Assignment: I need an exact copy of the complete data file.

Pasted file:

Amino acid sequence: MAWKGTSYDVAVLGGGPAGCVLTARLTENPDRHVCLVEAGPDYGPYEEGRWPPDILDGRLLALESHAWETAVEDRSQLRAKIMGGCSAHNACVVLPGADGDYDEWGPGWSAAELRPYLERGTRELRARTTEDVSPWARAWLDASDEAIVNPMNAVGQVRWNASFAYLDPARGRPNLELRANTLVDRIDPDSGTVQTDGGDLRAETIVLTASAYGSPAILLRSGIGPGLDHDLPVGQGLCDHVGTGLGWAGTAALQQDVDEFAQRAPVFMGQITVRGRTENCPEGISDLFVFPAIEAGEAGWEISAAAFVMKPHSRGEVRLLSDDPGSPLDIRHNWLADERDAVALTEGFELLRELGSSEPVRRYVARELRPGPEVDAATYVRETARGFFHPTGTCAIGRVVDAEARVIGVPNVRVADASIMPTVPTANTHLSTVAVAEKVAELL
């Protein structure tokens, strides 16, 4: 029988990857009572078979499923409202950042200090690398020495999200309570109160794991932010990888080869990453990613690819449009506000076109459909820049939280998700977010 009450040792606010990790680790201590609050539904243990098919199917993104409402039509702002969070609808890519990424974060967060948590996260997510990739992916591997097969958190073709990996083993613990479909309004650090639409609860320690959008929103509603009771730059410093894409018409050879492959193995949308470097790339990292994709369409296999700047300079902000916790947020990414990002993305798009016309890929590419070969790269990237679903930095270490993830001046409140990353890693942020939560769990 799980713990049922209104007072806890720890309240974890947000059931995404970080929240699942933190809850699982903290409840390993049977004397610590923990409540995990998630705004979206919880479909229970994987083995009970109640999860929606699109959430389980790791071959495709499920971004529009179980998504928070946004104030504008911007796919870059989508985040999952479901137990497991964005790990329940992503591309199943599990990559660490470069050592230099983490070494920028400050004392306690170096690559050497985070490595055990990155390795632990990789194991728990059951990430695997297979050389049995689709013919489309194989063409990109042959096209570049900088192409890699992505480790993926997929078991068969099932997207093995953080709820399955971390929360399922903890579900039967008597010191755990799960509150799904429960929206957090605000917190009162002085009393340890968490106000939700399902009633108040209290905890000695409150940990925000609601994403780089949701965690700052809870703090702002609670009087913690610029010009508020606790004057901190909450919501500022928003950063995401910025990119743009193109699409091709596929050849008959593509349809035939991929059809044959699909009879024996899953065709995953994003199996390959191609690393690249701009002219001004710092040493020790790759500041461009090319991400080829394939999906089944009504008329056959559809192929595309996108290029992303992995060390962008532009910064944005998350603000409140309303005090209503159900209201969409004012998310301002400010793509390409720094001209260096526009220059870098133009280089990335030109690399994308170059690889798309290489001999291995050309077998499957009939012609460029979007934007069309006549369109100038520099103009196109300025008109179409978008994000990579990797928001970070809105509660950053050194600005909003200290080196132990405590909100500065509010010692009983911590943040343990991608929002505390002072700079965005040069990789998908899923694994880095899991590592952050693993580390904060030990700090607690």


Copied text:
Amino acid sequence: MAWKGTSYDVAVLGGGPAGCVLTARLTENPDRHVCLVEAGPDYGPYEEGRWPPDILDGRLLALESHAWETAVEDRSQLRAKIMGGCSAHNACVVLPGADGDYDEWGPGWSAAELRPYLERGTRELRARTTEDVSPWARAWLDASDEAIVNPMNAVGQVRWNASFAYLDPARGRPNLELRANTLVDRIDPDSGTVQTDGGDLRAETIVLTASAYGSPAILLRSGIGPGLDHDLPVGQGLCDHVGTGLGWAGTAALQQDVDEFAQRAPVFMGQITVRGRTENCPEGISDLFVFPAIEAGEAGWEISAAAFVMKPHSRGEVRLLSDDPGSPLDIRHNWLADERDAVALTEGFELLRELGSSEPVRRYVARELRPGPEVDAATYVRETARGFFHPTGTCAIGRVVDAEARVIGVPNVRVADASIMPTVPTANTHLSTVAVAEKVAELL
């Protein structure tokens, strides 16, 4: 029988990857009572078979499923409202950042200090690398020495999200309570109160794991932010990888080869990453990613690819449009506000076109459909820049939280998700977010 009450040792606010990790680790201590609050539904243990098919199917993104409402039509702002969070609808890519990424974060967060948590996260997510990739992916591997097969958190073709990996083993613990479909309004650090639409609860320690959008929103509603009771730059410093894409018409050879492959193995949308470097790339990292994709369409296999700047300079902000916790947020990414990002993305798009016309890929590419070969790269990237679903930095270490993830001046409140990353890693942020939560769990 799980713990049922209104007072806890720890309240974890947000059931995404970080929240699942933190809850699982903290409840390993049977004397610590923990409540995990998630705004979206919880479909229970994987083995009970109640999860929606699109959430389980790791071959495709499920971004529009179980998504928070946004104030504008911007796919870059989508985040999952479901137990497991964005790990329940992503591309199943599990990559660490470069050592230099983490070494920028400050004392306690170096690559050497985070490595055990990155390795632990990789194991728990059951990430695997297979050389049995689709013919489309194989063409990109042959096209570049900088192409890699992505480790993926997929078991068969099932997207093995953080709820399955971390929360399922903890579900039967008597010191755990799960509150799904429960929206957090605000917190009162002085009393340890968490106000939700399902009633108040209290905890000695409150940990925000609601994403780089949701965690700052809870703090702002609670009087913690610029010009508020606790004057901190909450919501500022928003950063995401910025990119743009193109699409091709596929050849008959593509349809035939991929059809044959699909009879024996899953065709995953994003199996390959191609690393690249701009002219001004710092040493020790790759500041461009090319991400080829394939999906089944009504008329056959559809192929595309996108290029992303992995060390962008532009910064944005998350603000409140309303005090209503159900209201969409004012998310301002400010793509390409720094001209260096526009220059870098133009280089990335030109690399994308170059690889798309290489001999291995050309077998499957009939012609460029979007934007069309006549369109100038520099103009196109300025008109179409978008994000990579990797928001970070809105509660950053050194600005909003200290080196132990405590909100500065509010010692009983911590943040343990991608929002505390002072700079965005040069990789998908899923694994880095899991590592952050693993580390904060030990700090607690």